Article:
But I think we see David’s fatal flaw here, he gets used to having whatever woman he wants, and this leads to the problem with Bathsheba, which we’ll get to in a few weeks. 

Clearly David’s life is not all meant to be emulated. So how do we know which is which? It requires careful thought and a realization of who David is: the hero of the story, which we’re not. But his life is meant to instruct us.  And one of the most powerful ways it helps us is in his faithfulness and humility while waiting to be crowned. 

Faithfulness during persecution but problems when crowned.

We see that David did well when under persecution and while awaiting the promise. It is when he received his crown that he went downhill in multiplying wives and concubines and eventually stealing another man’s wife and having him murdered.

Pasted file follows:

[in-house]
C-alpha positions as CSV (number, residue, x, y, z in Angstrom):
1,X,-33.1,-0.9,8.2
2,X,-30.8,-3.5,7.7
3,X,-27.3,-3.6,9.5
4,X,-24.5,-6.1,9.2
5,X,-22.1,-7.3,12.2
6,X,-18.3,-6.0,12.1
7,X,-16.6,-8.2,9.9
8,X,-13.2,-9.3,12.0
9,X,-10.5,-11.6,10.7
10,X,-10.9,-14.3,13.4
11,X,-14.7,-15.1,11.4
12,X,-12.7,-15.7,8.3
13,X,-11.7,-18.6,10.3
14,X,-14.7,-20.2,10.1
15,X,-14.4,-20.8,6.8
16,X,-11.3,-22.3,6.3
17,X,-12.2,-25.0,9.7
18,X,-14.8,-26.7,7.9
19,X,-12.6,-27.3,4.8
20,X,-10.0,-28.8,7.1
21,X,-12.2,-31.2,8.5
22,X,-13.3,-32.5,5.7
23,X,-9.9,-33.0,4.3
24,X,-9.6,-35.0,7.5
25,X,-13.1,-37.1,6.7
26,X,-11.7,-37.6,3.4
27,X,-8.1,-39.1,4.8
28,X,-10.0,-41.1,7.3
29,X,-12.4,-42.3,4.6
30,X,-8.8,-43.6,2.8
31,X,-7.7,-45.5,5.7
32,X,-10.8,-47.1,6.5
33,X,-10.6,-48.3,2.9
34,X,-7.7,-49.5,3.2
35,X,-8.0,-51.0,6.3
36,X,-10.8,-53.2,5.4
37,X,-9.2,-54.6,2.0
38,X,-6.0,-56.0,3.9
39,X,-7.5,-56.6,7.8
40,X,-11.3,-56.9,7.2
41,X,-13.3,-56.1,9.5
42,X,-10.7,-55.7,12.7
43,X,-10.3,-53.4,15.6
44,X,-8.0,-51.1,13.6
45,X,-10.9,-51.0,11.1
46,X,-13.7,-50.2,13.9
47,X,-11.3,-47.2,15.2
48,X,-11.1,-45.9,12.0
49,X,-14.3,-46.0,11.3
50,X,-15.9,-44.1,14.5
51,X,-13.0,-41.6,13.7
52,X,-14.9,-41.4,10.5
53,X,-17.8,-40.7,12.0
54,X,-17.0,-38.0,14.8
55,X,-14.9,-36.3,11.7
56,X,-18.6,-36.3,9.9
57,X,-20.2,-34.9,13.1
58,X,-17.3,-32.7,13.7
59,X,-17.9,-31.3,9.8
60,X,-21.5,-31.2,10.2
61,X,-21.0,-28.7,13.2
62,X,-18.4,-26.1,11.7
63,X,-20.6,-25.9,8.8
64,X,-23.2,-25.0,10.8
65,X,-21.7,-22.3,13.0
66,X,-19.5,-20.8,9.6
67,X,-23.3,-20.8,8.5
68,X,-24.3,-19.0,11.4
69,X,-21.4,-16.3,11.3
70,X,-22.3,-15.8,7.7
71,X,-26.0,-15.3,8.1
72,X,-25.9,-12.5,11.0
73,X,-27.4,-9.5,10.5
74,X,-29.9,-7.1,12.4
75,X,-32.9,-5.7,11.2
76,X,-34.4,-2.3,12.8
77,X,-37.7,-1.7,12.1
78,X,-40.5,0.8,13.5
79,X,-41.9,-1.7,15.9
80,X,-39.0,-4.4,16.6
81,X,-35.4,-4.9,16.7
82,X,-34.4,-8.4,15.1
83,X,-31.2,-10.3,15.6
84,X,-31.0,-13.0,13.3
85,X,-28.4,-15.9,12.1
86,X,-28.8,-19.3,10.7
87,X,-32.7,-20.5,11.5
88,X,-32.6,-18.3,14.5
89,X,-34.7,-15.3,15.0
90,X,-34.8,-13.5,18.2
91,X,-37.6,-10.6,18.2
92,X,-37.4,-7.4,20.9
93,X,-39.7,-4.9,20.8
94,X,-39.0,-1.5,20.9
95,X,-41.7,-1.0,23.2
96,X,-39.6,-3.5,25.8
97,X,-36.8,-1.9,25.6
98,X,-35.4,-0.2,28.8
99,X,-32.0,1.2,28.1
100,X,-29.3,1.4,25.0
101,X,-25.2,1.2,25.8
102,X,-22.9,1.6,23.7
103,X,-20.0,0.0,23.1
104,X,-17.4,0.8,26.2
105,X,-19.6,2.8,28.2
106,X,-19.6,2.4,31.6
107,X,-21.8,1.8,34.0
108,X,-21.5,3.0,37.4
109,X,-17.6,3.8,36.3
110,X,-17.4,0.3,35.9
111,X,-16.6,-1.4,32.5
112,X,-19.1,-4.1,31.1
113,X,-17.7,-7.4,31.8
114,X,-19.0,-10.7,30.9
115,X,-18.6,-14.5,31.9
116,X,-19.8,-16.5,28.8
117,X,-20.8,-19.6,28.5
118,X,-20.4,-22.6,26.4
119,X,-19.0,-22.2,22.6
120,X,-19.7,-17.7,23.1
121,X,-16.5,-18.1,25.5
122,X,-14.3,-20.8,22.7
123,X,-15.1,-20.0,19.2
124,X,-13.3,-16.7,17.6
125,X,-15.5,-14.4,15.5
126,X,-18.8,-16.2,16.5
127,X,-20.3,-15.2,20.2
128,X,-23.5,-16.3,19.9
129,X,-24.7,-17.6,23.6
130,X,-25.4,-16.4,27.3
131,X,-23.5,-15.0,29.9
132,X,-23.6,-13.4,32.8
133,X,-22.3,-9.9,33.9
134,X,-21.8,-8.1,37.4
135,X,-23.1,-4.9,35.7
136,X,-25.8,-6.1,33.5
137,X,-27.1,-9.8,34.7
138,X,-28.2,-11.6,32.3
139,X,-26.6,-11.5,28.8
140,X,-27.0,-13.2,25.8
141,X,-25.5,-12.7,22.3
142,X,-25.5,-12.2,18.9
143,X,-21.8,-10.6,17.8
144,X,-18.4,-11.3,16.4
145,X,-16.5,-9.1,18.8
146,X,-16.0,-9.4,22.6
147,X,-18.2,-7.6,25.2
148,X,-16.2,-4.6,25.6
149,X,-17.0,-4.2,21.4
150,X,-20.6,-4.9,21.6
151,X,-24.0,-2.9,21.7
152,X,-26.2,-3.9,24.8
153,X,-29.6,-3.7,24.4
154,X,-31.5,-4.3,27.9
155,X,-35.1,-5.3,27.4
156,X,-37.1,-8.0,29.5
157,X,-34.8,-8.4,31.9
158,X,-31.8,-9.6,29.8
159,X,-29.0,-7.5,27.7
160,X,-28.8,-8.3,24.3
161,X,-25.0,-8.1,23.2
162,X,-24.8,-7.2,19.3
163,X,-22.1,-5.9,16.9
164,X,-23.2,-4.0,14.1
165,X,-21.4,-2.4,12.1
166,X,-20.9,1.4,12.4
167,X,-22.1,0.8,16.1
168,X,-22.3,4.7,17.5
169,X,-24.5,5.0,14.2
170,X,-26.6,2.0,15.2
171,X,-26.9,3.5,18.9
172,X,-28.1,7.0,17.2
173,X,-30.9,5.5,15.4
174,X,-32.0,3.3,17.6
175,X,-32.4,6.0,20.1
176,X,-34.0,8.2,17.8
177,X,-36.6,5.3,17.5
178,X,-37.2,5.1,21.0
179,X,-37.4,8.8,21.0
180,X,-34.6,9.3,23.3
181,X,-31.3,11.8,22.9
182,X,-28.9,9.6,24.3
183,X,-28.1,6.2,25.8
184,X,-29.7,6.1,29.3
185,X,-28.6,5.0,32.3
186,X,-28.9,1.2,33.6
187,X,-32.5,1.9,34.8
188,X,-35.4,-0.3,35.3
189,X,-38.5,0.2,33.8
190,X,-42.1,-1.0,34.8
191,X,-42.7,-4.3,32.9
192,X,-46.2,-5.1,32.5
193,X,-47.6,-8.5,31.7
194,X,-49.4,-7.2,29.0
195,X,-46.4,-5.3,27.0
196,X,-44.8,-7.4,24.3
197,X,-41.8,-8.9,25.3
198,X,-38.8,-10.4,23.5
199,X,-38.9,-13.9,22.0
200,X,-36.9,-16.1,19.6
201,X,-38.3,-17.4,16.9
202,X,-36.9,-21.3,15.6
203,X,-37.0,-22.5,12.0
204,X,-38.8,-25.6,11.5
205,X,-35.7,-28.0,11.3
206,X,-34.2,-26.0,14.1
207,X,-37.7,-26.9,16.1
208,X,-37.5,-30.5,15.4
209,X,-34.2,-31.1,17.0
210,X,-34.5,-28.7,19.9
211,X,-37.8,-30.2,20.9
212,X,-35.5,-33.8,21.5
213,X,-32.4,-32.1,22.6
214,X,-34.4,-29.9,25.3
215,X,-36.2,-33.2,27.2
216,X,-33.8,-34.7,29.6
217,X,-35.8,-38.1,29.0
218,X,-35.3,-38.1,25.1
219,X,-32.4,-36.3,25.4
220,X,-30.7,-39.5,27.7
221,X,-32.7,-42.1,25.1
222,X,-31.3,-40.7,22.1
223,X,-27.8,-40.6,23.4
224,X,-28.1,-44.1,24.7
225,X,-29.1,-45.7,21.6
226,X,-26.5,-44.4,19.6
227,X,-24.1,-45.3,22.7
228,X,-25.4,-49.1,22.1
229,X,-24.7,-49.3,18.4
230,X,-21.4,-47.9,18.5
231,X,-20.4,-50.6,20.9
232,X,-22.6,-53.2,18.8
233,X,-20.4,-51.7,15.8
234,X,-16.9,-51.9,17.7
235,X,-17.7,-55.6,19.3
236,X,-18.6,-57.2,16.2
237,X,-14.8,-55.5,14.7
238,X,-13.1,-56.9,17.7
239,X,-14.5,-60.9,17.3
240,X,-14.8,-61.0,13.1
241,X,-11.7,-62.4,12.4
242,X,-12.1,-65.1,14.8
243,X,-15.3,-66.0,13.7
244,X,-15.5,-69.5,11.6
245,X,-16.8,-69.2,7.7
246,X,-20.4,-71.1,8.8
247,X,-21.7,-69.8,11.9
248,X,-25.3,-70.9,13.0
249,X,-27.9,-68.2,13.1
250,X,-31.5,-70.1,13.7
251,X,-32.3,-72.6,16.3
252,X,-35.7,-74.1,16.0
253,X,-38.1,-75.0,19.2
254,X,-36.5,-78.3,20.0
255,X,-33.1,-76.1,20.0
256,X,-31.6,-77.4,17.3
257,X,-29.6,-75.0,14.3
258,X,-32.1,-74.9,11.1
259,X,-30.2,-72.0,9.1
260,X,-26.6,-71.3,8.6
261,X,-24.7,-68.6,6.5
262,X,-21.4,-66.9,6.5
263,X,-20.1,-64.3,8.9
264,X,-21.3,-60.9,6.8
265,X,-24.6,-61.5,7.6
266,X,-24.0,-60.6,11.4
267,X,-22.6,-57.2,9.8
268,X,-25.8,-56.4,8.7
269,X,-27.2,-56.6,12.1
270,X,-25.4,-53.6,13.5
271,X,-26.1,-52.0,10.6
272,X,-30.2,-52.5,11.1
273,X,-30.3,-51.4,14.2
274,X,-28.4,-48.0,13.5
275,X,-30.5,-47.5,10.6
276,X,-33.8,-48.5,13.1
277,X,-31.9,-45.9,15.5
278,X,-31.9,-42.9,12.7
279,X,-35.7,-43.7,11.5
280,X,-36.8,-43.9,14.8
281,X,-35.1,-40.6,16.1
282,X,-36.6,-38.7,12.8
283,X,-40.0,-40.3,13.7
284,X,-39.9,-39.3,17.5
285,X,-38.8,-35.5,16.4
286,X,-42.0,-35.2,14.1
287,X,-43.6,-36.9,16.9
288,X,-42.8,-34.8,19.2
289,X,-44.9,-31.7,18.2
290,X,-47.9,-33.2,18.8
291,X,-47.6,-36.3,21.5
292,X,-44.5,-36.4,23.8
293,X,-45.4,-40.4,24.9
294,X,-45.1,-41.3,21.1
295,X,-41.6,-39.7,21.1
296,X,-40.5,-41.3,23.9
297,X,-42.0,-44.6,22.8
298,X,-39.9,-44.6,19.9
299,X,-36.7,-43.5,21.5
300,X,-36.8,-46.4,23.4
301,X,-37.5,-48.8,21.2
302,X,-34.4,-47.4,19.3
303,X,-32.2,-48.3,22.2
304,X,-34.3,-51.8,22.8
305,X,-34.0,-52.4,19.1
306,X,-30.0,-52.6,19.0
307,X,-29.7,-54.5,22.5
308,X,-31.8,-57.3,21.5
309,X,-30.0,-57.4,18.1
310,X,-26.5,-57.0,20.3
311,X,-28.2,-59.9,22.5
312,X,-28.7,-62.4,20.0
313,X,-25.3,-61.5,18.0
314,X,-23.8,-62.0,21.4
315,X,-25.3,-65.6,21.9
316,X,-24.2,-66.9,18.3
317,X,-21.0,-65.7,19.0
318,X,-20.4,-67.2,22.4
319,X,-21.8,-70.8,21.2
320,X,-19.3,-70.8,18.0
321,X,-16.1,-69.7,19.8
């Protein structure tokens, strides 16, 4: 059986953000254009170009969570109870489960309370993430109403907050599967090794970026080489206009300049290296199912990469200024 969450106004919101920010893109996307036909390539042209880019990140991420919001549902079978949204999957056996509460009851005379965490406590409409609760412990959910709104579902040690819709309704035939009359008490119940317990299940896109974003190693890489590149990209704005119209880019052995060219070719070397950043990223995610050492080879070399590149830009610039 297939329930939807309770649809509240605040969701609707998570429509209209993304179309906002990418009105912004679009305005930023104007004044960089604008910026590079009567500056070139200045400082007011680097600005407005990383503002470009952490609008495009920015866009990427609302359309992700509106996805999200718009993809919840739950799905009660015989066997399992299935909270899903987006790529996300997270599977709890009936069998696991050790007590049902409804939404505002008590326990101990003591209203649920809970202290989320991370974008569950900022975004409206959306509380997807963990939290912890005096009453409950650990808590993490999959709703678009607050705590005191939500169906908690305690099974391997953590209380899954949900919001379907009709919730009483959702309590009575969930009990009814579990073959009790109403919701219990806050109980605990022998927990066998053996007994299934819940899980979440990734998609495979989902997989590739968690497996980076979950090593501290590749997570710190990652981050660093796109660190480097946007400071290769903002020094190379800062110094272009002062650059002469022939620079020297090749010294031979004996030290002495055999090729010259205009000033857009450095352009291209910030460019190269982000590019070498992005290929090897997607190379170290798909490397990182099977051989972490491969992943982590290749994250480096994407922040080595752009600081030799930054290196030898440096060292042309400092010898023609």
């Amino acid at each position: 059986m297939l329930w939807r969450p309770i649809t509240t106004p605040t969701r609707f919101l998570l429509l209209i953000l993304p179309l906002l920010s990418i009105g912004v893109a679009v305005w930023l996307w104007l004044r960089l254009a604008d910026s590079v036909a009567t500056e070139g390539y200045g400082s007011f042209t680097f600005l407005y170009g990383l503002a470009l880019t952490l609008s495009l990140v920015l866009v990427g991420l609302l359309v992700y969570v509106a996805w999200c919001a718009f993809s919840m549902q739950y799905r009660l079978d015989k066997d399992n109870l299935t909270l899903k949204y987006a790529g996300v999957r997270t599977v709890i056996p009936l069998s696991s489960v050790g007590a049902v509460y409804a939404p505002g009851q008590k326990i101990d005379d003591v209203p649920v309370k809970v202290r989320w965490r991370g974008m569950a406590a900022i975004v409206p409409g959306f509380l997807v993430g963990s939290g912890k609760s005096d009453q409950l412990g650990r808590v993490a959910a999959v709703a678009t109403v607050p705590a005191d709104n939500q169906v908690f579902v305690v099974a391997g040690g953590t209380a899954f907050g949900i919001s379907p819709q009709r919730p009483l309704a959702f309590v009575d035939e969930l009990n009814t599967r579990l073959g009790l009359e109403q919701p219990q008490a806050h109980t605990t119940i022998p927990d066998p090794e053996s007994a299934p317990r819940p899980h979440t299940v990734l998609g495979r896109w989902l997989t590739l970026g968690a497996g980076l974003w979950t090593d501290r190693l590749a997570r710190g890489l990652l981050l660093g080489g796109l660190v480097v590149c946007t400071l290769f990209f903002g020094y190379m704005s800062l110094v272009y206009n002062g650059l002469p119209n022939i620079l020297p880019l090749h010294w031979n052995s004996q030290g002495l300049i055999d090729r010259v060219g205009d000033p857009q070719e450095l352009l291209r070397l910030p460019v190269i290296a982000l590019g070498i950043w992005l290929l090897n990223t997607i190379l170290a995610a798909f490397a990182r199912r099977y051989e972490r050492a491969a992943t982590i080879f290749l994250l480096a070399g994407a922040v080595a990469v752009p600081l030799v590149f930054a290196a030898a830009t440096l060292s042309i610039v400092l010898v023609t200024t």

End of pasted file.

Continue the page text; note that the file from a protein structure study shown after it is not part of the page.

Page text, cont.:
So perhaps there is a reason God doesn’t release us from our trials and give us all the things he promises in this life, and that the best must wait till our flesh is dealt with.  

We live in a kingdom now where the king has been anointed, but is not yet ruling on this planet. For now we wrestle with spiritual enemies, and with our sin, and this should make us long for and set our hope on, the day when Jesus will be king here.

Christ is Better than David

David is complicated. Lifted up as such a hero, an inspiration, a model of faith and courage and godliness, except when he’s not. And I think this is the primary purpose the prophets who wrote these two books had in the narrative of David’s. He is so close to the hero we need, the hero we want, but falls short. He leaves us wanting more. Not quite satisfied. This is intentional.


David is meant to point us to the True King. King Jesus. The “son of David” this is promised in Chapter 7. The fulfillment of all the promises of God. The perfect obeyer. The most courageous. The most faithful. The conqueror of all our enemies.